Guernsey Government House

Charybdis commemorations

Marine Dummers Displays a larger version of this image in a new browser windowOn Saturday evening (23 Sept)  His Excellency & Lady Corder hosted members of the HMS Charybdis & Limbourne Associations, other island guests, and members of the public to witness the Band of Her Majesty's Royal Marines Beating the Retreat in the grounds of Government House. 

The event was held as part of the annual commemoration of the sinking of the two ships by German patrol boats off the coast of Guernsey on 23 October 1943. Some of the bodies of those lost in the tragedy were washed-up on the shores of France and the Channel Islands. Twenty-one were washed ashore in Guernsey and were later buried at Le Foulon. 5000 islanders came to their funeral in direct defiance of the German authorities on the island.John Eskadale Displays a larger version of this image in a new browser window

The ceremony was attended by descendants of the crews of both ships as well as members of the Guernsey Association of Royal Navy and Royal Marines, and the Guernsey Merchant Navy Association, and several senior serving Naval Officers. One special guest was John Eskadale, the very last survivor to be picked up on that fateful night.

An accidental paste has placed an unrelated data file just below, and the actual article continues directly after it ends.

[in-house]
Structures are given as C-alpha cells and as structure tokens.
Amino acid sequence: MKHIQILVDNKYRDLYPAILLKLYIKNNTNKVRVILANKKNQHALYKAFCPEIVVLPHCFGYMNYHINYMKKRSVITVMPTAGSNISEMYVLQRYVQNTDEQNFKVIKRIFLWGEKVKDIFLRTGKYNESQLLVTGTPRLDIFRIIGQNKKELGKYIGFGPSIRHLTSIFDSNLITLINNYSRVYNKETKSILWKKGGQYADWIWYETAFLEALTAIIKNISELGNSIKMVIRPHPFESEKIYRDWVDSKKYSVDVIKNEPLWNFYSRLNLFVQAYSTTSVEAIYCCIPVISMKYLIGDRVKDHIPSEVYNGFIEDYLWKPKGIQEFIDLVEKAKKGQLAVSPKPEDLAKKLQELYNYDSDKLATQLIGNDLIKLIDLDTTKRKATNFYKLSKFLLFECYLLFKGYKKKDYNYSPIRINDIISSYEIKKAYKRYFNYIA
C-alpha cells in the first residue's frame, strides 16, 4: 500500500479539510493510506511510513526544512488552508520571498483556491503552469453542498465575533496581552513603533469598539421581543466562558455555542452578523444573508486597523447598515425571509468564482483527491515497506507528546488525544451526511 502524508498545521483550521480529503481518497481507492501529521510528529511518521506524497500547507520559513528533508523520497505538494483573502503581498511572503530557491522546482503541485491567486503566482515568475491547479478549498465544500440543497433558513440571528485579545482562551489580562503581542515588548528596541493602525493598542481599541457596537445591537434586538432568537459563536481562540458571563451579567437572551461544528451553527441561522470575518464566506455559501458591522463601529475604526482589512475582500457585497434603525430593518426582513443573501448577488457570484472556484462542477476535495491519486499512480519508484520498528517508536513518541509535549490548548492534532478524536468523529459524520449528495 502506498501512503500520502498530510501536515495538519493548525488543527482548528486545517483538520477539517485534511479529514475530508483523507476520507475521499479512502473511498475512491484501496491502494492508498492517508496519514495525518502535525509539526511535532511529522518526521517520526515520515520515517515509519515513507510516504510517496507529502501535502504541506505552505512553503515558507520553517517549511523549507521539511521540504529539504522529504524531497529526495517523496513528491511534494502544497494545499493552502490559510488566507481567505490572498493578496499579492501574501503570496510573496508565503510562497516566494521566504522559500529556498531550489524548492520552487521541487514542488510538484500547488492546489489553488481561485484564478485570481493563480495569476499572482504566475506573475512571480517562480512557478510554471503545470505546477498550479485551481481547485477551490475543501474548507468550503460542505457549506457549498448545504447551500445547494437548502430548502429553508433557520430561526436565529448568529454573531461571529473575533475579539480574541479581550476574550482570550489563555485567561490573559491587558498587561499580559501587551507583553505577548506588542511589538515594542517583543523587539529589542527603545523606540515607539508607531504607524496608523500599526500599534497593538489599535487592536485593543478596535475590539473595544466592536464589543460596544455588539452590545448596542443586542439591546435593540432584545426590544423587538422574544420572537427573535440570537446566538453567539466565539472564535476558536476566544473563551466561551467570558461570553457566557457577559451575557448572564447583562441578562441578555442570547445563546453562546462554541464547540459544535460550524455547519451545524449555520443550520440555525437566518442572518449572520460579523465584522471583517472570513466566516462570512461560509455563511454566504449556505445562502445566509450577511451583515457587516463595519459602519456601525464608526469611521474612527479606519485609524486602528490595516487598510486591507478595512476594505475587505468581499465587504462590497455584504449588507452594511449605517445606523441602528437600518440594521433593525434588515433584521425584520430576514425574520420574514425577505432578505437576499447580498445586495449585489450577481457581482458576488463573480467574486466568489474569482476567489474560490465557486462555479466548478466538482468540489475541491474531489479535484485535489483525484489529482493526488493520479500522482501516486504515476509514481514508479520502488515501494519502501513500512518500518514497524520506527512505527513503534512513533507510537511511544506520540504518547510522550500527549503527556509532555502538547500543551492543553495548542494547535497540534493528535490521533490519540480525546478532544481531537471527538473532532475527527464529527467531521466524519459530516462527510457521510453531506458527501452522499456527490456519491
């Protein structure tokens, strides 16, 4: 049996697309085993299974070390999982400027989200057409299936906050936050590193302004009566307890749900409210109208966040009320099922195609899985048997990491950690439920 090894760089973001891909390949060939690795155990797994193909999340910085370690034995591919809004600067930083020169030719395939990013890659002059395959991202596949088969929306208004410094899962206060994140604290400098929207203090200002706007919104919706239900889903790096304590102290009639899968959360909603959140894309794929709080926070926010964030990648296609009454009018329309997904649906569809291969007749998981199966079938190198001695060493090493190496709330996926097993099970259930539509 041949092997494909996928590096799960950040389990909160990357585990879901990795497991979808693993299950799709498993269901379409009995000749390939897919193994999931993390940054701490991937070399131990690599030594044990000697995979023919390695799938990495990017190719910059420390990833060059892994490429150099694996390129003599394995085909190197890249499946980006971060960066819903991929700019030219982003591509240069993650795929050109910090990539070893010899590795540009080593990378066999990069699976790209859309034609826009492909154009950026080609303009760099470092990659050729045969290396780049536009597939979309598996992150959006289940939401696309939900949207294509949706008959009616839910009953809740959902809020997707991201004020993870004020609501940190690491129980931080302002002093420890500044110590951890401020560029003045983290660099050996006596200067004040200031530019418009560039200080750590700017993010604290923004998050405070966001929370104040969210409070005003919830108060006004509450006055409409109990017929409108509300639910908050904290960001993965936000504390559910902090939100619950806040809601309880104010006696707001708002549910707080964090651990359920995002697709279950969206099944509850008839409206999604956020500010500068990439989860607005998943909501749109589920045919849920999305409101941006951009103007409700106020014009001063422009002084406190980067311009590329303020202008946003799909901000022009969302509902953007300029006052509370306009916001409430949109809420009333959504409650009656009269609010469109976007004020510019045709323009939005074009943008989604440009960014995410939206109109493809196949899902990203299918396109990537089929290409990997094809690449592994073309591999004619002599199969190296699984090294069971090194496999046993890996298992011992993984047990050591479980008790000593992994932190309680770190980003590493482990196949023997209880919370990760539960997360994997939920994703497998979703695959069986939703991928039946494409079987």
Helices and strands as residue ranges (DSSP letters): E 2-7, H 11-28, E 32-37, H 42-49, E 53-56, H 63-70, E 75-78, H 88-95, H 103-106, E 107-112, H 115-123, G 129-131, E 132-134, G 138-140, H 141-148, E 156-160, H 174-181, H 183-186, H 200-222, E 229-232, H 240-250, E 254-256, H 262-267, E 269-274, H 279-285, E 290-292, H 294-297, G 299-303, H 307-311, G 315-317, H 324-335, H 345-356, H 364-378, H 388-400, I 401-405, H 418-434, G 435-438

Beating Retreat is a military ceremony dating to 16th century England and was first used to recall nearby patrolling units to their castle. An order from the army of  James II (England) otherwise James VII of Scotland dated to 18 June 1690 had his drums beating an order for his troops to retreat and a later order, from William III in 1694 read "The Drum Major and Drummers of the Regiment which gives a Captain of the Main Guard are to beat the Retreat through the large street, or as may be ordered. They are to be answered by all the Drummers of the guards, and by four Drummers of each Regiment in their respective Quarters".Elizabeth College Drummers Displays a larger version of this image in a new browser window  The Massed Bands of Her Majesty's Royal Marines, numbering around two hundred have, until recently, performed their Beating the Retreat ceremony every two years at London's Horse Guards Parade in celebration of the birthday of their Captain General, the His Royal Highness Prince Phillip, Duke of Edinburgh.

Finally, to add some local flavour, seven pupils from Elizabeth College also performed as a Corp of Drums.  Although they are only relatively recently formed they delivered an equally outstanding display giving the Royal Marines a very good run for their money!